The WCAR will be preceded by a Student Summit (August 24), an NGO Conference (August 29 and 30th) and the International Parliamentary Union (IPU) will convene parallel to the WCAR (on September 2nd). Some 12,000 delegates are expected to attend. The WCAR will produce two documents: a declaration and a plan of Action.

The call for the WCAR came in 1997 when the UN General Assembly passed a resolution calling for the establishment of such a conference. Four regional Preparatory Conferences (Europe, South America, Asia, and Africa) met in order to draft resolutions for the WCAR and NGO conferences. Inasmuch there were unresolved differences regarding the wording of many draft resolutions (many dealing with Israel, Zionism, and anti-Semitism), a Second Preparatory Conference, which met from May17th to June 1st , which could not resolve these differences, entrusted a committee of 21 regional representatives (five from each of the four regions, with Europe now split into Eastern and Western), the "Third Preparatory Conference", to revise the draft resolutions in the aim of arriving at an agreed-upon text. The Third Preparatory Conference has convened in Geneva on July 31st and will continue to hold meetings till August 10th . Israel has not participated in Preparatory Conferences as one of the regional representatives. However representatives of the Government (Deputy Minister Melchior and Ambassador Levy) are attending sessions. Likewise a number of Jewish NGOs are currently in Geneva. It is hoped that many of the differences will be resolved before the Durban conference.

The danger to Israel posed by the WCAR is that many of the draft resolutions contain clauses which Condemn Israel and Zionism for racist practices, crimes against humanity, Trivialize the Holocaust as a unique occurrence (by using it in the plural and with lower case), Debase the meaning of anti-Semitism (by either not referring to it, or by adding to it 'Zionist practices against Semitic peoples'), Condemn Israel's policy in the Territories.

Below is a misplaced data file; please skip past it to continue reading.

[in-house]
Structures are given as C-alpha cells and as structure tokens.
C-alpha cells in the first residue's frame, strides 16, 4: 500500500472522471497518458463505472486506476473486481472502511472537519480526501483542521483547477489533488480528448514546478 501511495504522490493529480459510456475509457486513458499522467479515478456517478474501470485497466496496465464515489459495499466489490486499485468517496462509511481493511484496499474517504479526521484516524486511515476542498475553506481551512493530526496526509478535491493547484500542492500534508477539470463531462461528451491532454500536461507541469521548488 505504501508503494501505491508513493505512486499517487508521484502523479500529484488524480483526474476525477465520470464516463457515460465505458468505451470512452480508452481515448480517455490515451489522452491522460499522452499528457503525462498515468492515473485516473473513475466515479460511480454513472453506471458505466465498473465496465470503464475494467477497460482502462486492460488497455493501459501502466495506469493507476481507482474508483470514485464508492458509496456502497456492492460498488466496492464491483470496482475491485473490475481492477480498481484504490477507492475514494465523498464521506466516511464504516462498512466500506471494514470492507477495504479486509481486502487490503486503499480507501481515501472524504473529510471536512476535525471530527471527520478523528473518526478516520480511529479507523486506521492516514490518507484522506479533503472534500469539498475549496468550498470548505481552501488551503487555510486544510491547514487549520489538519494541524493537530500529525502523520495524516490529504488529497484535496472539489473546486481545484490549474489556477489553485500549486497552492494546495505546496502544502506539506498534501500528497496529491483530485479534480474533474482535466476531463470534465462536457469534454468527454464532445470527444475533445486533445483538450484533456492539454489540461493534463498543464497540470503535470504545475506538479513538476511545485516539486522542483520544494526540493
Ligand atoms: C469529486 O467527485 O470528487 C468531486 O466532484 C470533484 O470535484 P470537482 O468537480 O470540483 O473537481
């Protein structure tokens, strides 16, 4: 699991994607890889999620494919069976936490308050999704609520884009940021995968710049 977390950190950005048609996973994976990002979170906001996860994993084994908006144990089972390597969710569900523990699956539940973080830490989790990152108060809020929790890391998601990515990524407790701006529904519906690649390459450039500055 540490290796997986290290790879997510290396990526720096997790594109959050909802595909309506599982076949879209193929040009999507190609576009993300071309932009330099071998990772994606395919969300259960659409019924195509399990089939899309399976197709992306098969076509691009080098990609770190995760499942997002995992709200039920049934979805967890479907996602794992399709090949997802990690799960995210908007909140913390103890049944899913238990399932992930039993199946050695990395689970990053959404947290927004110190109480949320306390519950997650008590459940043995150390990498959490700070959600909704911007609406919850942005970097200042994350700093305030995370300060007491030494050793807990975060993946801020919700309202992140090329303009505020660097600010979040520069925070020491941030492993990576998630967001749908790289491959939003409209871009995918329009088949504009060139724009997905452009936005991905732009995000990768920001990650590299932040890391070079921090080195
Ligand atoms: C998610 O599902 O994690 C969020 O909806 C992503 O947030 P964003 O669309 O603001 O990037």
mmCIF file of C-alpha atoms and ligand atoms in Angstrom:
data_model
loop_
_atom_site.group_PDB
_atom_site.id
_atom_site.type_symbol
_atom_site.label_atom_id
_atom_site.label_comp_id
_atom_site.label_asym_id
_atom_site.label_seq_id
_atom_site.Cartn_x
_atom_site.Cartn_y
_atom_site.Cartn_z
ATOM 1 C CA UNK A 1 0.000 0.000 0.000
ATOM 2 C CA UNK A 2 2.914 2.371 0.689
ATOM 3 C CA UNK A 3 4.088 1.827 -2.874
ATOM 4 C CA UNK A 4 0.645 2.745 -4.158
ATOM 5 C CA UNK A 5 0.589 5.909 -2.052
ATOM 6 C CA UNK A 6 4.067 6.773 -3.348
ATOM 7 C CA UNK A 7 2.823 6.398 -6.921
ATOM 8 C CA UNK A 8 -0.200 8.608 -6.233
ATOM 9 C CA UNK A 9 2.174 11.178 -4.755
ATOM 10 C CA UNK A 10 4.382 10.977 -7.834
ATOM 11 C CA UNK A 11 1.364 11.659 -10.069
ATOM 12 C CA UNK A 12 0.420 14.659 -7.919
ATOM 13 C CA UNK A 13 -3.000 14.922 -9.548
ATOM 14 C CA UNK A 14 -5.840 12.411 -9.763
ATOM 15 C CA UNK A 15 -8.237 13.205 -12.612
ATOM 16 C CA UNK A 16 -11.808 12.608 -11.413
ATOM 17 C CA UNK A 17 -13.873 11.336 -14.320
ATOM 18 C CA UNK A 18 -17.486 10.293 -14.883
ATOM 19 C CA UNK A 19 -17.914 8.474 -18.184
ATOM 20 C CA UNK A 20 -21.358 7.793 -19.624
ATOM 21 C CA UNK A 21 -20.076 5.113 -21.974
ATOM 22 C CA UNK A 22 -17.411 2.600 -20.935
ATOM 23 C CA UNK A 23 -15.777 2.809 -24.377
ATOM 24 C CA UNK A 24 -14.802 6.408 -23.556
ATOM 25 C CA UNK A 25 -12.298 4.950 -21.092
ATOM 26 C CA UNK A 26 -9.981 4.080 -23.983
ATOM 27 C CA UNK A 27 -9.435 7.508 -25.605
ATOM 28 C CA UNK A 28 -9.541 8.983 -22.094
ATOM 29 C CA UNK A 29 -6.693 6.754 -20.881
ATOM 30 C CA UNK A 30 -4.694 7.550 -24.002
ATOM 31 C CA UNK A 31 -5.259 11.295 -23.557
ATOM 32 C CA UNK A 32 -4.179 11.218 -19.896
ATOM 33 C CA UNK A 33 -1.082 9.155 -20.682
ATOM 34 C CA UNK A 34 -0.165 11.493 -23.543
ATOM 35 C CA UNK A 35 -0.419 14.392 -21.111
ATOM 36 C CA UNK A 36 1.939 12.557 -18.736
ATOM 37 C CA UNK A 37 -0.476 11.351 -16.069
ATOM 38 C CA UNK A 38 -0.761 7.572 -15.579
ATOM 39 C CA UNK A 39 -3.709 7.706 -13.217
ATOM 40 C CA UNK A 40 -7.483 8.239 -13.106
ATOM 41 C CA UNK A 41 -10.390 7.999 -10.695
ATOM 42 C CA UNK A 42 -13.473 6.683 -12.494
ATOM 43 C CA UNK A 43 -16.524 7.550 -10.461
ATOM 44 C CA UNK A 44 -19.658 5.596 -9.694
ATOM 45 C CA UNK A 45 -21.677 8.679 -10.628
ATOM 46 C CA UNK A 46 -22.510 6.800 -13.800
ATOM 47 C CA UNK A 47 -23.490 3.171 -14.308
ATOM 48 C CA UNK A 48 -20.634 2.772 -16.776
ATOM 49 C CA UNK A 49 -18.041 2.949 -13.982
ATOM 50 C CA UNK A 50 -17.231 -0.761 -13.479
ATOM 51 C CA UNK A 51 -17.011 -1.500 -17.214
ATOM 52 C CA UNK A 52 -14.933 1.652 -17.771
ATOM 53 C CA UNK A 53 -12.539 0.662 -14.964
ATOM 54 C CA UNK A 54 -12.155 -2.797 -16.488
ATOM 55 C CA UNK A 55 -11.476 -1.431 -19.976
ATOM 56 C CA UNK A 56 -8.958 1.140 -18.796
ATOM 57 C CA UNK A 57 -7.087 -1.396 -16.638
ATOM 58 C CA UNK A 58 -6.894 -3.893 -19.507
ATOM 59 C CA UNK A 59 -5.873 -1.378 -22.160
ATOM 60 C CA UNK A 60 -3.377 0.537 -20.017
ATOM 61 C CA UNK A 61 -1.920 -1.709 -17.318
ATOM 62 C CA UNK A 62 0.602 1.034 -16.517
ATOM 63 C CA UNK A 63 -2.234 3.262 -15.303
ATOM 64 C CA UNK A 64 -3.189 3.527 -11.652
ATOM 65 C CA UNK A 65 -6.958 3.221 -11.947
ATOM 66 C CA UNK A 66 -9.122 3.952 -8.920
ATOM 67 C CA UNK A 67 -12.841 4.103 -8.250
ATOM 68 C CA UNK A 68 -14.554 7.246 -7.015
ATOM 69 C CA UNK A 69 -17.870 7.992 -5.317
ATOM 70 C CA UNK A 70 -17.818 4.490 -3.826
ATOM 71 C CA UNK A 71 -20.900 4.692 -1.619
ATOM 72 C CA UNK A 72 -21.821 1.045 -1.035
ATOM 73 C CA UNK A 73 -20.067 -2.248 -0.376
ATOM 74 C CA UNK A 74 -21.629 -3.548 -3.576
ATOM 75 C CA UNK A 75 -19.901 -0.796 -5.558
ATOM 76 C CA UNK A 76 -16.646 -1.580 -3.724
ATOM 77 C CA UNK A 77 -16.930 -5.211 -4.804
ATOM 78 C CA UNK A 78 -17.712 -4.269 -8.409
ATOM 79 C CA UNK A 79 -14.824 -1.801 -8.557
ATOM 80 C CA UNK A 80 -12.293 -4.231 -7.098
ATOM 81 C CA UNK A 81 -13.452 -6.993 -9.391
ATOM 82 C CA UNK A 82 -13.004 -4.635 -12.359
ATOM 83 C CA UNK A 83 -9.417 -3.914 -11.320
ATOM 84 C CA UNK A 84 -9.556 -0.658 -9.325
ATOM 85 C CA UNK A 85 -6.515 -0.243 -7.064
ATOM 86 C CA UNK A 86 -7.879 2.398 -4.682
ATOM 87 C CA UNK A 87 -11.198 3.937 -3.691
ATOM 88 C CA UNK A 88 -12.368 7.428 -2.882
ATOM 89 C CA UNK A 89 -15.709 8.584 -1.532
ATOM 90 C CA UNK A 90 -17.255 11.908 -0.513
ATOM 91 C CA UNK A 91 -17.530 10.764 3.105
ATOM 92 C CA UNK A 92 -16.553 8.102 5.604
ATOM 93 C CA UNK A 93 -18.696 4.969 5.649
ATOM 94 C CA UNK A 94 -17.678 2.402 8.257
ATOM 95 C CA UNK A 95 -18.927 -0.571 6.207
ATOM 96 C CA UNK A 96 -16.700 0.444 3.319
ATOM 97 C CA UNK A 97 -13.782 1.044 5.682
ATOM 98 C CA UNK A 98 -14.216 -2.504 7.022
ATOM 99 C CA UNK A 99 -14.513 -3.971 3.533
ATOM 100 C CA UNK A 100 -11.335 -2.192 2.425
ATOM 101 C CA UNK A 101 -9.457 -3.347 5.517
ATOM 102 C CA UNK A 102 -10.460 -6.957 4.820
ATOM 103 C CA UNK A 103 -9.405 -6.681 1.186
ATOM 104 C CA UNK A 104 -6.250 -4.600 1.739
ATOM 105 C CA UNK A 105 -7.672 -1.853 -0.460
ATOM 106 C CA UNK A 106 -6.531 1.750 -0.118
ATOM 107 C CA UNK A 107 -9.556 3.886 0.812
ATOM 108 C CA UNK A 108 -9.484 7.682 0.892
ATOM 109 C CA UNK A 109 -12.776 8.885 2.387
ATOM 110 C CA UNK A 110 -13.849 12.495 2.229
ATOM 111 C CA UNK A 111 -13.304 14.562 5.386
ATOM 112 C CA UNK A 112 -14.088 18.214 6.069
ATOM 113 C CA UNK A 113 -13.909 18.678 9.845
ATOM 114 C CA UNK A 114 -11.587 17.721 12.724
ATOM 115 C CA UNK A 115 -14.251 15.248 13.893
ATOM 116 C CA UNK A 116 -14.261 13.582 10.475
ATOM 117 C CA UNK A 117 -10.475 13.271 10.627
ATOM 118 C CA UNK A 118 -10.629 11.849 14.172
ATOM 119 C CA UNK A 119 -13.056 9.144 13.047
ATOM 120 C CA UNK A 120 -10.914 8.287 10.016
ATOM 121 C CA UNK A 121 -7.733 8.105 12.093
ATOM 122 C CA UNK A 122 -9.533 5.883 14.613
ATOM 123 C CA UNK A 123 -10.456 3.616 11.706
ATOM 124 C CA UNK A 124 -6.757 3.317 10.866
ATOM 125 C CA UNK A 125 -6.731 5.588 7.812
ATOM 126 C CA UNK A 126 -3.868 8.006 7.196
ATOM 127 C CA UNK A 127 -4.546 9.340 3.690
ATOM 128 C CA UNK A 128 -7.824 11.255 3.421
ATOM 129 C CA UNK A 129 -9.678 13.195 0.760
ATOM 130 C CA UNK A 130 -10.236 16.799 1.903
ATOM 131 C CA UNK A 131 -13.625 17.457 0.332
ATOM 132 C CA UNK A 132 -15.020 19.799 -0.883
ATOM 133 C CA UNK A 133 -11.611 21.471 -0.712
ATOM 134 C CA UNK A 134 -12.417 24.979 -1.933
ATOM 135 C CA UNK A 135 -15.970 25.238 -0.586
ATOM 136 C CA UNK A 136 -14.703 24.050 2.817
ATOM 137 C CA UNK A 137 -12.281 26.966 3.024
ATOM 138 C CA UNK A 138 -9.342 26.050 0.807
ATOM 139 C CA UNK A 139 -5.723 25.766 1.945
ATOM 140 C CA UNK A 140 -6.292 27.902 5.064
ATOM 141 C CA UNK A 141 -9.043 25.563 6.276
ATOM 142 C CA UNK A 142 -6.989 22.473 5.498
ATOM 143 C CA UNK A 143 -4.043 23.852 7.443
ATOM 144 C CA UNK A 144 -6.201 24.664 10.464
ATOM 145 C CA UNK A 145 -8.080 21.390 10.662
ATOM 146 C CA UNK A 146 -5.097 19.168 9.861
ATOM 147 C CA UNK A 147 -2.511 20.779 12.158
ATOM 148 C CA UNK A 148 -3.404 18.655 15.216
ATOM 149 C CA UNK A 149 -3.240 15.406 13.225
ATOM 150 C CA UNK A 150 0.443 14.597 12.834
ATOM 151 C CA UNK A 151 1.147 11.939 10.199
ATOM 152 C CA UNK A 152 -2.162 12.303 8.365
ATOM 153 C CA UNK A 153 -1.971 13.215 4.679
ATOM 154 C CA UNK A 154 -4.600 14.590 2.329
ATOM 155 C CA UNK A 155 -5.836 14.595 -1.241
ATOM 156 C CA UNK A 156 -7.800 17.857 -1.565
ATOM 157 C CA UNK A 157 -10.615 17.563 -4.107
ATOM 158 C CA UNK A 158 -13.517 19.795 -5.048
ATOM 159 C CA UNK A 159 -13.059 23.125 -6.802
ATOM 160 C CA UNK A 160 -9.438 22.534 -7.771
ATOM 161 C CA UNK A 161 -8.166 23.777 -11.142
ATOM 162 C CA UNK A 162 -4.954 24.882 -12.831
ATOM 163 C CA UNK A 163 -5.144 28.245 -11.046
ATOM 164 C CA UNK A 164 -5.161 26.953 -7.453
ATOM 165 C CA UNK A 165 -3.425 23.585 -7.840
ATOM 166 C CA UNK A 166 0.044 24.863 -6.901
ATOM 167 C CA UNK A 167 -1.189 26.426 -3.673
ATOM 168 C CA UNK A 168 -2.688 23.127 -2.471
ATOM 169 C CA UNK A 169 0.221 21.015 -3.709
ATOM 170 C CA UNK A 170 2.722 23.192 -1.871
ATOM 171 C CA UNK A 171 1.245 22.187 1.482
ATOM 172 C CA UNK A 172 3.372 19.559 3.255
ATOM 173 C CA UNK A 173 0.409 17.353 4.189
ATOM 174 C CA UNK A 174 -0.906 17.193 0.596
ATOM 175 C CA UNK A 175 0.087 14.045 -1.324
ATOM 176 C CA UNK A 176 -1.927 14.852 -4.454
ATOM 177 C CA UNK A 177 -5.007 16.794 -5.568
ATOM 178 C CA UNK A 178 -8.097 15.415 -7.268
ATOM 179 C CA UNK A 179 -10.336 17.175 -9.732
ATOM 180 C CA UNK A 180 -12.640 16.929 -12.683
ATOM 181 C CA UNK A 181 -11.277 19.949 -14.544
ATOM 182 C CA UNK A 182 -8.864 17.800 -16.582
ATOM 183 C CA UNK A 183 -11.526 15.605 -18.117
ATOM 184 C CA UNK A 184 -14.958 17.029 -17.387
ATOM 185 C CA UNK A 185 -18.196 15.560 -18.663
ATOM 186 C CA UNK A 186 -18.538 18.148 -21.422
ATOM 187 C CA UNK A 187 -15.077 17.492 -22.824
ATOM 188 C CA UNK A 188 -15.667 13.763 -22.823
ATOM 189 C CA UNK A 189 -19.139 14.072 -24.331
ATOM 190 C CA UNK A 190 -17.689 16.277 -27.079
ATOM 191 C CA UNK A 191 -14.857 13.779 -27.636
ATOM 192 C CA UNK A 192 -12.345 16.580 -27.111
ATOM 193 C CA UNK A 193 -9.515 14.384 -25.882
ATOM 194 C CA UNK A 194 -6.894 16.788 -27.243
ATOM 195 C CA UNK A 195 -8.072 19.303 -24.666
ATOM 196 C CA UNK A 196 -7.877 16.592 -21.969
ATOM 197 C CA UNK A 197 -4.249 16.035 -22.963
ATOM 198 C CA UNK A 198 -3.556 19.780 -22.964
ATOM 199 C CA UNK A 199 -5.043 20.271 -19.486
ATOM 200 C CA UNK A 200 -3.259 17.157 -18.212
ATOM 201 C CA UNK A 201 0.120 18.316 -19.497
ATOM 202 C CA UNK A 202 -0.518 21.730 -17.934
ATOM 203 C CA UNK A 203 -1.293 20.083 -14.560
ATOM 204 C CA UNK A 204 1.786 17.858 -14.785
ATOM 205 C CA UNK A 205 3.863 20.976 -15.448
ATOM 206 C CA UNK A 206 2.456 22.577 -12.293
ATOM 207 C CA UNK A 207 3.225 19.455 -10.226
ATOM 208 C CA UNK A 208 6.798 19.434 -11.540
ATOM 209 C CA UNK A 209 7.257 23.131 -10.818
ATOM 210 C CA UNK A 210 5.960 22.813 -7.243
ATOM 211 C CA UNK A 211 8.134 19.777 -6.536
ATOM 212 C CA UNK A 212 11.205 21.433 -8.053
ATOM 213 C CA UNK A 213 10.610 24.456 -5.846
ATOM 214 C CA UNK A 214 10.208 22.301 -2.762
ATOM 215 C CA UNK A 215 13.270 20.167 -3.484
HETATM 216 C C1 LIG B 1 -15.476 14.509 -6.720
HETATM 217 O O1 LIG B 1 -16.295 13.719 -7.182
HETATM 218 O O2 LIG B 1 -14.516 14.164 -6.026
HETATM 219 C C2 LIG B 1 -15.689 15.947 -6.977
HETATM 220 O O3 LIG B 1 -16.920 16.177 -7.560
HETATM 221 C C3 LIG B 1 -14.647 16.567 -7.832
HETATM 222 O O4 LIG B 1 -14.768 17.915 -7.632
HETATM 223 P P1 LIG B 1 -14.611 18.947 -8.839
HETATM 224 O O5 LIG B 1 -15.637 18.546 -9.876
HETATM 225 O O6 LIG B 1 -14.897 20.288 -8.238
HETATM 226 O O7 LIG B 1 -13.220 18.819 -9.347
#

While many manifestations of prejudice, discrimination, and social injustice are mentioned generically in the draft documents (racism, transatlantic slavery, discrimination against women, migrants, even against carriers of HIV), Israel is practically the only country singled out for censure, and special sections are devoted to the "suffering of the Palestinians."

These resolutions (though, so far, not specifically stating that Zionism equals Racism) recall the specter of the 1975 General Assembly "Zionism equals Racism" resolution, which was finally repealed in 1991, and which caused great damage to Israel.

Moreover, no mention is made of Palestinian and Arab human rights violations, the exploitation of women, children, terrorism, the liquidation of minorities, etc. that are rampant in Arab countries. Should the contestable language of these resolutions be adopted by the WCAR, the result would be de-legitimization of Israel, and a major setback for the Jewish People. [GLOBAL JEWISH AGENDA vol 2 no 29 9 August 2001]

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Source: http://www.middleeast.org/articles/2001/8/339.htm